If the treating or assessing doctor has provided inconsistent information in the report about the impact on activities of daily living compared to other evidence on file or the reported level of impairment, a delegate should seek a more detailed assessment or clarity on contradictory elements of points the original report. The guidance of a CMA may also be appropriate in these cases if there is medical information which indicates something different to what the assessing doctor has reported.

If the impact of a loss of biological function and reduced ability to undertake normal activities of daily living is also assessable under a different table, the interference with this ADL should not also be compensated under Table 13.1 - Intermittent Conditions, as this would result in a duplication of compensation. In these cases, delegates should compare and take the higher rating for the purpose of determining the impairment.


Major vs Minor Interference with ADLs

The suggested approach is to consider a global assessment when determining the appropriate impairment rating based on the reported frequency and severity of the impairment on a person’s ADLs. Broadly speaking, the Administrative Appeals Tribunal (AAT) consideration of global assessments have confirmed that it would be appropriate to consider that interference with one function would not be sufficient to make a finding of a minor interference on ADLs.

There are no exhaustive guidelines provided about the assessment of a major or minor interference on ADLs because assessing and determining if there is a major or minor interference must be based on an assessing doctor’s interpretation of the PI Guide and these terms. The doctor must make an appropriate assessment based on their medical expertise and understanding of the interference with a client’s activities of daily living with respect of their accepted condition(s).  The assessment may also recognise that the reported need or level for assistance required may reflect client resilience and other intrinsic factors that the doctor is aware of.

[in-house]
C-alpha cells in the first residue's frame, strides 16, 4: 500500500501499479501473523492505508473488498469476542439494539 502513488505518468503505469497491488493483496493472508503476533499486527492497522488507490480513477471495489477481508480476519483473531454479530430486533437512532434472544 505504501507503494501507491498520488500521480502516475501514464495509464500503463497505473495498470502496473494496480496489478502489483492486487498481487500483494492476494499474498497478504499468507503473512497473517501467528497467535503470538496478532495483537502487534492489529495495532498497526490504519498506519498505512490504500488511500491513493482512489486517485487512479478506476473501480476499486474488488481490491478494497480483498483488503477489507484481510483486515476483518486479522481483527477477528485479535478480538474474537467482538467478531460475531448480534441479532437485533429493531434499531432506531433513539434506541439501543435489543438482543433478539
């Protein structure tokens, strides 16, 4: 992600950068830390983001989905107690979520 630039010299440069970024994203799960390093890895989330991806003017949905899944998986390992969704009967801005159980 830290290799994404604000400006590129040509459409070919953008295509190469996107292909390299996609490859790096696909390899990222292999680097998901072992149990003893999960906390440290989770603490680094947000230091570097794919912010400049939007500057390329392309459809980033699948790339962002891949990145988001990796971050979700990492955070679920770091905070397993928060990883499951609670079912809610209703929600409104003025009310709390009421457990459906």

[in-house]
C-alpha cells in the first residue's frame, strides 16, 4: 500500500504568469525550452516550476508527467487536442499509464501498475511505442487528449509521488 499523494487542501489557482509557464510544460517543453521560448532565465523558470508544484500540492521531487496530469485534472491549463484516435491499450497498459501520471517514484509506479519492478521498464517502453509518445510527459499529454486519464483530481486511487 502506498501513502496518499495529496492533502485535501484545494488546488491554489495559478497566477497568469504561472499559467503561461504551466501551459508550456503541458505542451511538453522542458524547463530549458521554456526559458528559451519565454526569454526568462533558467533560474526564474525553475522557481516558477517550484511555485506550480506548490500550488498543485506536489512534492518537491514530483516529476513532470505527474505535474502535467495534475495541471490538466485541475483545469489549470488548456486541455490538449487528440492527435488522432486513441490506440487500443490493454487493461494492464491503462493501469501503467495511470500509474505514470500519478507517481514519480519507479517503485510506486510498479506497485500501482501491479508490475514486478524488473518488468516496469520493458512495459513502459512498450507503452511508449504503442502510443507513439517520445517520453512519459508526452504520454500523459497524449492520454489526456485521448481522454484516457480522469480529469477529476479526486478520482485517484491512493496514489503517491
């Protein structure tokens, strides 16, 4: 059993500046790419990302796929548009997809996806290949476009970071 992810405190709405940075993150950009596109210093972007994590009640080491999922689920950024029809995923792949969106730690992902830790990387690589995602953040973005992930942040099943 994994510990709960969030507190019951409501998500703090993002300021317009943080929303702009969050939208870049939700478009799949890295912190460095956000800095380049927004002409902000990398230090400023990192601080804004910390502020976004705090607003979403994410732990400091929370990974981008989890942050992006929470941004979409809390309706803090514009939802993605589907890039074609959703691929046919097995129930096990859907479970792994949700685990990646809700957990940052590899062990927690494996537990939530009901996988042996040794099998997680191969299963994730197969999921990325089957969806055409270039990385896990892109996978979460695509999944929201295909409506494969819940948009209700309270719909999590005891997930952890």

Ultimately, whether an interference is major or minor is a matter for the assessing doctor and the delegate to consider. The delegate should weigh up all of the evidence when determining whether the impact on the ADL constitutes a minor or major interference to award an appropriate rating. In some cases it may be required that clarification or a more detailed assessment is provided to justify a rating, or alternatively, the delegate may seek input from a CMA where there is contradictory evidence that may need further explanation of guidance of the medical evidence.


Relevant case law

In Re Langston v Comcare (2000), a condition that was present but reversible by medication was still found to amount to a “minor interference with the activities of daily living when the condition is present” which qualified the person to 10% WPI.

In the context of psychiatric conditions, the Federal Court case of Comcare v Emery (1993) confirmed the principle that the term “activities of daily living” is not limited to the basic mechanics of an action but also the psychosocial aspects of the function.

Re O’Rourke v Comcare (1997) looked at the impact of severe headaches on a person’s ADLs where those headaches only occurred 25 times per year. This was not seen to be an interference with activities of daily living.